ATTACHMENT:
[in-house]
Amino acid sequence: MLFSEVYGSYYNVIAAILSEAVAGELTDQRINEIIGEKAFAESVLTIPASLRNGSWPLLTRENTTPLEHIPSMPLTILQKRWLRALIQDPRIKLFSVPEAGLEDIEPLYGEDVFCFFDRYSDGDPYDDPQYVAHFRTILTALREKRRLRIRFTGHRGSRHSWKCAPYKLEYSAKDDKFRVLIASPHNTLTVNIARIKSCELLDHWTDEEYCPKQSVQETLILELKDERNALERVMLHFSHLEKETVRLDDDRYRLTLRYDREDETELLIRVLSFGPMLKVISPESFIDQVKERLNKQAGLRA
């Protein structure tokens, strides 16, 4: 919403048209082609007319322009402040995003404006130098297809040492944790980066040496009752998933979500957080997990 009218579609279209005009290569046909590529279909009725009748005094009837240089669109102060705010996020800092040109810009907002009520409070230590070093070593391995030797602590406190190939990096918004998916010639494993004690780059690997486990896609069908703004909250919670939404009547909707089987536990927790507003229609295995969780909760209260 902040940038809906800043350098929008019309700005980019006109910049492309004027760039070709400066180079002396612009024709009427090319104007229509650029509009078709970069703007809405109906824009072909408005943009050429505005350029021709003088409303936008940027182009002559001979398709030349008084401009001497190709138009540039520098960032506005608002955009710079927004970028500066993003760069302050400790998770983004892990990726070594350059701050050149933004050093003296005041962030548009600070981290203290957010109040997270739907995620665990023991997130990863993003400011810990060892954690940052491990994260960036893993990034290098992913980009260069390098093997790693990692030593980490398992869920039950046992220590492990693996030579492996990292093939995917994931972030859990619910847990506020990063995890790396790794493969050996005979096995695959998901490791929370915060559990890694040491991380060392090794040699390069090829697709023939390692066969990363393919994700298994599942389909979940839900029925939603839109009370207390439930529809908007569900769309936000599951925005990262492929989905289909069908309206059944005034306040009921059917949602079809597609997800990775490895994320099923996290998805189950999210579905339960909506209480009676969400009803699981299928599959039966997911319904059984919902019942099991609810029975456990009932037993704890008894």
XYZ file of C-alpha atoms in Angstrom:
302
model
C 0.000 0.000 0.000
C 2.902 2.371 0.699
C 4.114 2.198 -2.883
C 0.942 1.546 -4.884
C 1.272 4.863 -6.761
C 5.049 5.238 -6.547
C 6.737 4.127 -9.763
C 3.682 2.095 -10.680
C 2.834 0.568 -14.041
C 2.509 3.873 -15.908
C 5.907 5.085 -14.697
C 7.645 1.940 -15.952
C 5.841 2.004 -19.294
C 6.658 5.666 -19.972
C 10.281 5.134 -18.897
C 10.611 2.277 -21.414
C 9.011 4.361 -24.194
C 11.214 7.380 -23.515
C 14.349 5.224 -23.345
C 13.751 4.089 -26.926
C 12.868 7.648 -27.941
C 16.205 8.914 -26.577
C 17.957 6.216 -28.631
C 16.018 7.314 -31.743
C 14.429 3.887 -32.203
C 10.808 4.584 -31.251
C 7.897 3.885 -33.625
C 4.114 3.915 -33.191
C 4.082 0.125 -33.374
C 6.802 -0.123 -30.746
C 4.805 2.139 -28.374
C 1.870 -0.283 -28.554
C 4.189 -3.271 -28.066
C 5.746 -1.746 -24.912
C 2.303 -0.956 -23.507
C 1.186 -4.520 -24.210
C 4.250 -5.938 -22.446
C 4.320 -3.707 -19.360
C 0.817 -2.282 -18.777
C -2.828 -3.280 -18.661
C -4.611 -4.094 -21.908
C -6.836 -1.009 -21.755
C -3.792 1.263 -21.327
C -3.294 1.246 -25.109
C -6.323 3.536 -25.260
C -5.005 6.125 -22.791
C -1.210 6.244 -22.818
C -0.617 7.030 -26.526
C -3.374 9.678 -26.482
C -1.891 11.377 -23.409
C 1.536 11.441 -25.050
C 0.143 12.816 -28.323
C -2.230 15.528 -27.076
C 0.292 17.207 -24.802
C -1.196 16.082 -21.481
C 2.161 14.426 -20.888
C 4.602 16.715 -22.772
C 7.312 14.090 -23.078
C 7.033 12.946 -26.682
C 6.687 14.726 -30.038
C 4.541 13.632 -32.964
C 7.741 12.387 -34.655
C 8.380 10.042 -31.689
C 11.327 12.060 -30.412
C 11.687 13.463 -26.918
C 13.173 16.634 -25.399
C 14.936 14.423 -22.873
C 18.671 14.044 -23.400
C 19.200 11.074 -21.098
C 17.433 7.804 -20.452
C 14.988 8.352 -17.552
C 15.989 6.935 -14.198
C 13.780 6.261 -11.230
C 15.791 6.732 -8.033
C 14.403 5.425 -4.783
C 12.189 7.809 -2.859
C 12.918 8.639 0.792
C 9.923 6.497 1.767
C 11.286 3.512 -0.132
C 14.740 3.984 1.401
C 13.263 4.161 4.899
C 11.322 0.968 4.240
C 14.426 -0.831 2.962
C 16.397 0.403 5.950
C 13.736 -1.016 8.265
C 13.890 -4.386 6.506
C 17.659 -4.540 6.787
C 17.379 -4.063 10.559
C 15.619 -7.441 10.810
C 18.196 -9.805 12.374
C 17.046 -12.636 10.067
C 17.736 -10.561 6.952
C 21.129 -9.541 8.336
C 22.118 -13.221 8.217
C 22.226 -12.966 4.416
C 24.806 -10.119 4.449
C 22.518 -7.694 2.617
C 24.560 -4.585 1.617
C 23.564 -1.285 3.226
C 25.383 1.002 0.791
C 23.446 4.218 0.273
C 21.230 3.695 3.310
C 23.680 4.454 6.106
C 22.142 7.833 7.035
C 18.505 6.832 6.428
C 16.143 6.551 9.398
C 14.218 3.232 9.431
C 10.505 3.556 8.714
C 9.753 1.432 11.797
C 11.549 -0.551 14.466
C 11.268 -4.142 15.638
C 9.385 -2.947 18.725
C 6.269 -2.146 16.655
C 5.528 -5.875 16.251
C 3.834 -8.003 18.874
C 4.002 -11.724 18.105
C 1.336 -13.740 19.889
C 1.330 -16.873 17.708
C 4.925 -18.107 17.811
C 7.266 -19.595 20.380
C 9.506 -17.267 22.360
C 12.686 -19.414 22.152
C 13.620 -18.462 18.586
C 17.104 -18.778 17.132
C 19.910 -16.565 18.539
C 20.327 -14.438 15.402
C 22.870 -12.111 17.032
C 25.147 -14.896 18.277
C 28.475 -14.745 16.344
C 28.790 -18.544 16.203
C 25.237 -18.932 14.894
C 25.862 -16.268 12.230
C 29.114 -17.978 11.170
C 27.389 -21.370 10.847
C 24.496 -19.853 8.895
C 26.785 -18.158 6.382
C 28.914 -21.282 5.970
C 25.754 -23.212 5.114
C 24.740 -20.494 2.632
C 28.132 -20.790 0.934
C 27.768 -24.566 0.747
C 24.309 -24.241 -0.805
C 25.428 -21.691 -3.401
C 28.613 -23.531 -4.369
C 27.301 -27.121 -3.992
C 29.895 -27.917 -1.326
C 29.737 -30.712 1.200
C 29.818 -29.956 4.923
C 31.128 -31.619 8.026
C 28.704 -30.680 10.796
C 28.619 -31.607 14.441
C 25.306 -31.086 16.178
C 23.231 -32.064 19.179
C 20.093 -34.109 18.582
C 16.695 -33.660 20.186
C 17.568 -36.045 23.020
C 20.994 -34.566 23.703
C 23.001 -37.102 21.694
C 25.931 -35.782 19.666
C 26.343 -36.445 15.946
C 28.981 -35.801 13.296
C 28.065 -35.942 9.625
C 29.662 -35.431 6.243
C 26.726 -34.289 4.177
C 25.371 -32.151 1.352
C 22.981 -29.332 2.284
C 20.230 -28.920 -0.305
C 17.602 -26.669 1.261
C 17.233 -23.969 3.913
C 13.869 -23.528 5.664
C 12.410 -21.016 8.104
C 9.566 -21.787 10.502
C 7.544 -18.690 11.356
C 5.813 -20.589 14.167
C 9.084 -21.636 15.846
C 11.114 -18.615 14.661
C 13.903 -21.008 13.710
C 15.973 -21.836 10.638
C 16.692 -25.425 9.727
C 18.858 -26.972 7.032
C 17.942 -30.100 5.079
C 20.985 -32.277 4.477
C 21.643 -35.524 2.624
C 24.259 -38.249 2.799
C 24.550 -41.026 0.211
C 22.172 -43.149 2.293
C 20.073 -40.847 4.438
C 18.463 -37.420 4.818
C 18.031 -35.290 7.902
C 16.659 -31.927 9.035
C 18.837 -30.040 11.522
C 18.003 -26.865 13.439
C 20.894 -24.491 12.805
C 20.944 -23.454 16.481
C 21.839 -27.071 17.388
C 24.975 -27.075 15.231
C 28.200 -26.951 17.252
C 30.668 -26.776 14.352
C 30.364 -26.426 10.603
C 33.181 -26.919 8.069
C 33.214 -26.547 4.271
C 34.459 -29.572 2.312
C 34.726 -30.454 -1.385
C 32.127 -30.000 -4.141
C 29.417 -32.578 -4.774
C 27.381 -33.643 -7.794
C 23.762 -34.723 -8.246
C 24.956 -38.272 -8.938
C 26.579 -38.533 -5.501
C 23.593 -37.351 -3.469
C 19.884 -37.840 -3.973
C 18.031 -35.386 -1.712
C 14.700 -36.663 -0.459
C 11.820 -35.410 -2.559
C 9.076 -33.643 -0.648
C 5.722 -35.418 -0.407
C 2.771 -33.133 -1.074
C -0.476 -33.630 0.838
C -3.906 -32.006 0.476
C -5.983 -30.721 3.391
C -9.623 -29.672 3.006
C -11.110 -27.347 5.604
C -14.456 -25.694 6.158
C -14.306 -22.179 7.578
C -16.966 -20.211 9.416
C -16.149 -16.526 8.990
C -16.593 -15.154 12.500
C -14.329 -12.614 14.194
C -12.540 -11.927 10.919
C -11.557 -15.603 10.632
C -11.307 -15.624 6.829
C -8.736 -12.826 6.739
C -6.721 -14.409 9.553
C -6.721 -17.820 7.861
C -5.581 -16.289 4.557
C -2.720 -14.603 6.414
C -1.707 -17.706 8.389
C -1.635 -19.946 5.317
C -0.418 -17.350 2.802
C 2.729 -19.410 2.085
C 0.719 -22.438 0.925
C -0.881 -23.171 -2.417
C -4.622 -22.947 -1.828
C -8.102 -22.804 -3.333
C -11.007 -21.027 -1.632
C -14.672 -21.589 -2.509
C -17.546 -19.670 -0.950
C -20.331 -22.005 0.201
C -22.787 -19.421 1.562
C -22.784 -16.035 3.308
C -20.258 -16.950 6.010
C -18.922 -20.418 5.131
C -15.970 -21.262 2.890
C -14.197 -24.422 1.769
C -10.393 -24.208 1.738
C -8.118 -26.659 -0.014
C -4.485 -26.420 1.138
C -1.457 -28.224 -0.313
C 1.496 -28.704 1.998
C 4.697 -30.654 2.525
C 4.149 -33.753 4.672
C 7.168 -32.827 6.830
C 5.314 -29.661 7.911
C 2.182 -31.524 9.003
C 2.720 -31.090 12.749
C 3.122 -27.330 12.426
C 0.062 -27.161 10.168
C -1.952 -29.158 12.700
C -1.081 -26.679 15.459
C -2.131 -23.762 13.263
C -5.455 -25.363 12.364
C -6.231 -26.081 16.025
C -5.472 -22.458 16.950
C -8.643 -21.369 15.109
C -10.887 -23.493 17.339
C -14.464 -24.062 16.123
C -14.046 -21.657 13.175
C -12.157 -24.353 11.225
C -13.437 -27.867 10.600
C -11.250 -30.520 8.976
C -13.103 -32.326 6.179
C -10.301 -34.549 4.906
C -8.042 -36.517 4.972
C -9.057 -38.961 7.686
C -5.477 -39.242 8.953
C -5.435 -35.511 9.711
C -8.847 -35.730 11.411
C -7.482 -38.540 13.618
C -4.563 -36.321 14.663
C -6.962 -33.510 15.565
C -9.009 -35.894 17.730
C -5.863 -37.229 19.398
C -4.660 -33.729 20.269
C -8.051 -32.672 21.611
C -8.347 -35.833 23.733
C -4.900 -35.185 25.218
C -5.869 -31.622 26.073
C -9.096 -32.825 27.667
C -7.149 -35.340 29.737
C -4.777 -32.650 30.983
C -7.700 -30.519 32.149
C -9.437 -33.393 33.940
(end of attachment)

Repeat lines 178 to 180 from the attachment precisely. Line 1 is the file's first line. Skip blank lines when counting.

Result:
C 9.566 -21.787 10.502
C 7.544 -18.690 11.356
C 5.813 -20.589 14.167